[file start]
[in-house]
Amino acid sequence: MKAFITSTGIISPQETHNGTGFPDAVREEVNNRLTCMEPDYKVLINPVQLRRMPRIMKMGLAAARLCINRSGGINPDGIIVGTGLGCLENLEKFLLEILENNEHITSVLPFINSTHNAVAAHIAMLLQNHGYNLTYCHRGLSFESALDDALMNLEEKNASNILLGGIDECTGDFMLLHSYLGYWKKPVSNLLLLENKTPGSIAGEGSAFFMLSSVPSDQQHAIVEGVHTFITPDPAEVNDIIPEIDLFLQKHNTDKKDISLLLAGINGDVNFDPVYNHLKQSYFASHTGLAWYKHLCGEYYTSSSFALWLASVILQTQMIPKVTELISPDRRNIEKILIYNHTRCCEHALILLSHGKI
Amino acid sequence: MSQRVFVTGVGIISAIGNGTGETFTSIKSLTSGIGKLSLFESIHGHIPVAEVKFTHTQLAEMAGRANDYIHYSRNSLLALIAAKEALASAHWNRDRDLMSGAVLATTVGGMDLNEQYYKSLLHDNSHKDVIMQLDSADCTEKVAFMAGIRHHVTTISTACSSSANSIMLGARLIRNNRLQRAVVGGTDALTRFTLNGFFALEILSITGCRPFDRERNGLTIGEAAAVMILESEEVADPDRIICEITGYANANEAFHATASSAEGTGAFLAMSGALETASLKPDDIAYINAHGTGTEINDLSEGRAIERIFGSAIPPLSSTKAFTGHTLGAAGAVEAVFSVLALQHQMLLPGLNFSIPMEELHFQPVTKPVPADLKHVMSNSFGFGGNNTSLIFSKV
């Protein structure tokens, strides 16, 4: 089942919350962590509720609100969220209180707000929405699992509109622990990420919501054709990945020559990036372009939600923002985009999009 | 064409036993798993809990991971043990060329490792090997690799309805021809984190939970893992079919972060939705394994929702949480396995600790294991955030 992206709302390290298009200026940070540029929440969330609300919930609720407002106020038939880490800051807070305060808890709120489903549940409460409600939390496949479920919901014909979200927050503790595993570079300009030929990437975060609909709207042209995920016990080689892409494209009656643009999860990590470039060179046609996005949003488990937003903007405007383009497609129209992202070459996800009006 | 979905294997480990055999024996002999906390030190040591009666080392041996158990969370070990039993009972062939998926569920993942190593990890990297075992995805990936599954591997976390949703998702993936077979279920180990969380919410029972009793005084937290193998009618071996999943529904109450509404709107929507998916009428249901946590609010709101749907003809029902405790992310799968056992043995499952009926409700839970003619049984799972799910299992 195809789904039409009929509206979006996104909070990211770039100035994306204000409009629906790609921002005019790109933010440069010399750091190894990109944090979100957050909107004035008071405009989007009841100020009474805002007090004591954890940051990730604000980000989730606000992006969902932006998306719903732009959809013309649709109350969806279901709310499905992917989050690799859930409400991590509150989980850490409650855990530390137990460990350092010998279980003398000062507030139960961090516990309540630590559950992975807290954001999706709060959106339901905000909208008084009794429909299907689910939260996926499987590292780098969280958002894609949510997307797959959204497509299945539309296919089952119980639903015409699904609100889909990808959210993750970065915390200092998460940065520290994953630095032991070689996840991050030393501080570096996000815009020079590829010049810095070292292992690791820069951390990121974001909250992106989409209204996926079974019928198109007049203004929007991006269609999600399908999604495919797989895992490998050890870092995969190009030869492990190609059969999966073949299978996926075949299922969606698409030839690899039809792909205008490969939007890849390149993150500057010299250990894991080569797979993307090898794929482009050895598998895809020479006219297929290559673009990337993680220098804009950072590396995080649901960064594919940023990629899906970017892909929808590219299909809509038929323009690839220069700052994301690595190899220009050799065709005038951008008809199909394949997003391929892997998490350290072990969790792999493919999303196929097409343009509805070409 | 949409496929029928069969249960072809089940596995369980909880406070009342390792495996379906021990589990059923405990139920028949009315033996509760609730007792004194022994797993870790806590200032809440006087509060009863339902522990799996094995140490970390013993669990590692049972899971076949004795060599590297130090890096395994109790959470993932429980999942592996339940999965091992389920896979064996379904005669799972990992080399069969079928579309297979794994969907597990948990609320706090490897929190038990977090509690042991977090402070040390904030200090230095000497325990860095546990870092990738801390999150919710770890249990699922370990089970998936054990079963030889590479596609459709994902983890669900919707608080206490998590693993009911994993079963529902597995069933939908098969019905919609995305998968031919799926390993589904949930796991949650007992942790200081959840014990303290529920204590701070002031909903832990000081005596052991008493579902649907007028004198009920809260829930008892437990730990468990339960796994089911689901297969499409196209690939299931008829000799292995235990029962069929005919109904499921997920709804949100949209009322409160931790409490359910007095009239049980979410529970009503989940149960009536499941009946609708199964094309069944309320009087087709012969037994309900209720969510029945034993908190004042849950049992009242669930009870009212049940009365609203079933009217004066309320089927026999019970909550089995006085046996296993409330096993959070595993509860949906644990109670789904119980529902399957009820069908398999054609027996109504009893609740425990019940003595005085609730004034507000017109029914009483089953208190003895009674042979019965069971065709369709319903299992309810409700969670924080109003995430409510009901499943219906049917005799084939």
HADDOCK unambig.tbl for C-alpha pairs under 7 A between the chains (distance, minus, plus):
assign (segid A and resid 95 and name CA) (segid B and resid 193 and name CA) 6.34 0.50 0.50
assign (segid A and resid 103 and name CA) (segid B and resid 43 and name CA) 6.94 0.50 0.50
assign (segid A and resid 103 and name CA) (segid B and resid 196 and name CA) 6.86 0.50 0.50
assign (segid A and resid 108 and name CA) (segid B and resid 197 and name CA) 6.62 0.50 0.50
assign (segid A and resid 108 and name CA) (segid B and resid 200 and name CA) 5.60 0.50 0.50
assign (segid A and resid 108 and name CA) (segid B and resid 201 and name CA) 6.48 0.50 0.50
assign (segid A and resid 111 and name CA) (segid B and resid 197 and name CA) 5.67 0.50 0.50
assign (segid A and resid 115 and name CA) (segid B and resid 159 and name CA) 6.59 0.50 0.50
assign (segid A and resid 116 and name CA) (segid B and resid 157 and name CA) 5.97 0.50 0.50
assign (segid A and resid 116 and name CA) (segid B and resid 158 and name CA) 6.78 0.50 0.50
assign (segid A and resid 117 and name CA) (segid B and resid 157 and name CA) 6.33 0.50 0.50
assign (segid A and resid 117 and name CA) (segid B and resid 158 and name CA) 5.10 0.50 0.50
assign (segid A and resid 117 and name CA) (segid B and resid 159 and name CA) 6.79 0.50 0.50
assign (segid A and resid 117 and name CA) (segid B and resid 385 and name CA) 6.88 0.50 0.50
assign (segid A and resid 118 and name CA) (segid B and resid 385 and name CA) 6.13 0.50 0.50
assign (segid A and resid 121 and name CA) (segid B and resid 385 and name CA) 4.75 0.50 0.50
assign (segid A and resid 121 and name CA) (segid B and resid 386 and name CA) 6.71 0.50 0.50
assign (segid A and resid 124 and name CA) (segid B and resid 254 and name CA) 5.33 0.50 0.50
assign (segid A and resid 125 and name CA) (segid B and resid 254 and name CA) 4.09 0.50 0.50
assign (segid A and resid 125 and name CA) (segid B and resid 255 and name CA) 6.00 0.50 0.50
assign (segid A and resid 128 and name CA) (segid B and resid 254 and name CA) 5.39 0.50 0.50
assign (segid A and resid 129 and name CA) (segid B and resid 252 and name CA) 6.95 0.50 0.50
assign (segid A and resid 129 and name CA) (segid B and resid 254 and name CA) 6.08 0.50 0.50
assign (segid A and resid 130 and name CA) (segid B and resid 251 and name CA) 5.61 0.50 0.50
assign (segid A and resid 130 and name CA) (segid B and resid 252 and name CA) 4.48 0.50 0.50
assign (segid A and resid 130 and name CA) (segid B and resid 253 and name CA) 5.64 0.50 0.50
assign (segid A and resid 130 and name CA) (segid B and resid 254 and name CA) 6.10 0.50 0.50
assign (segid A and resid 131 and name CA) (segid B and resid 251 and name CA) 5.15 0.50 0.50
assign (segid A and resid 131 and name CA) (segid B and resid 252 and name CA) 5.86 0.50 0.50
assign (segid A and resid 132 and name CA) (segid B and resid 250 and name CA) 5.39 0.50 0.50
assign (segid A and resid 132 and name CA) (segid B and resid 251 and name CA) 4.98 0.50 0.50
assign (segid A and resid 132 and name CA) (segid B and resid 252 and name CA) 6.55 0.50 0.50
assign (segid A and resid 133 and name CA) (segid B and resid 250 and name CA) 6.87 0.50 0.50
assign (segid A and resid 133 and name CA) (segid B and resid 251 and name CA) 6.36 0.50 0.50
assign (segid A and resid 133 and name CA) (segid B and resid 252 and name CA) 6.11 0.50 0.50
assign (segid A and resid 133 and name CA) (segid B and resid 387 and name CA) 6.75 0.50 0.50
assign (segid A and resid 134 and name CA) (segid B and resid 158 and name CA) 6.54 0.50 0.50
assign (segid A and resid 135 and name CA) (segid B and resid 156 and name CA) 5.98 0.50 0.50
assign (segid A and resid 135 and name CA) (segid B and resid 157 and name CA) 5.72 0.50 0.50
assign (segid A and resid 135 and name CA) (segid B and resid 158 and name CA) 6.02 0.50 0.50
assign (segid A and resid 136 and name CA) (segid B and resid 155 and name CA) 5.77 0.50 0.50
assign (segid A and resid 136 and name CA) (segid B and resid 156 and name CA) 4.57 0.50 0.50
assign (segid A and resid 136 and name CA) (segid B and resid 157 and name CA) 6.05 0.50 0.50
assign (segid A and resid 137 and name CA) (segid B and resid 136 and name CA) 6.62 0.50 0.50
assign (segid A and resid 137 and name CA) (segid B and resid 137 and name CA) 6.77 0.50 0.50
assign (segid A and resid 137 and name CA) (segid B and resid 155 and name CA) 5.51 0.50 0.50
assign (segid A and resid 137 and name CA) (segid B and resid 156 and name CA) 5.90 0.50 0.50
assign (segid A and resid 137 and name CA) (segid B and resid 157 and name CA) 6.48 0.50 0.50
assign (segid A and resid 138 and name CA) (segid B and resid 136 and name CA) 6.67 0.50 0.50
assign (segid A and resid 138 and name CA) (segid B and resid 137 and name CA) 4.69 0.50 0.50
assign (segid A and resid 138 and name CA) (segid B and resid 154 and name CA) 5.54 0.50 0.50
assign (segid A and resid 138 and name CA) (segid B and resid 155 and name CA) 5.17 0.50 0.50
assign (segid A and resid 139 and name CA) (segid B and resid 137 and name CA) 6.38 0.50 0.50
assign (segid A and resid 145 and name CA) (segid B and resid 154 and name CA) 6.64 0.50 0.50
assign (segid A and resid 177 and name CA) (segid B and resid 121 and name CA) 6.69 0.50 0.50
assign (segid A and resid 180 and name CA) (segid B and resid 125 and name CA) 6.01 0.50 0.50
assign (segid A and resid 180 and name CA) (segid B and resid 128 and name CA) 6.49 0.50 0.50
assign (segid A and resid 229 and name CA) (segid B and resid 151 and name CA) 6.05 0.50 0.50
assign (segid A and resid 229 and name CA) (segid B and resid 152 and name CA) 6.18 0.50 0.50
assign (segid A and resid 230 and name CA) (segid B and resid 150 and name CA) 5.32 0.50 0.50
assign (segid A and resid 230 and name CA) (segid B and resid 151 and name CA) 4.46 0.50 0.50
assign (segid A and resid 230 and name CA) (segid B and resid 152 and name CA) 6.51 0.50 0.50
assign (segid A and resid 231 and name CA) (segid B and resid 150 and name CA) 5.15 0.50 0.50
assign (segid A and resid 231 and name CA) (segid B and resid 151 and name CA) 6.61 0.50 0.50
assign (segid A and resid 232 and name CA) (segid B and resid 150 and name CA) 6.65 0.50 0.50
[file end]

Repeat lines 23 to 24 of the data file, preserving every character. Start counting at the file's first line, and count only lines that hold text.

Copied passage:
assign (segid A and resid 124 and name CA) (segid B and resid 254 and name CA) 5.33 0.50 0.50
assign (segid A and resid 125 and name CA) (segid B and resid 254 and name CA) 4.09 0.50 0.50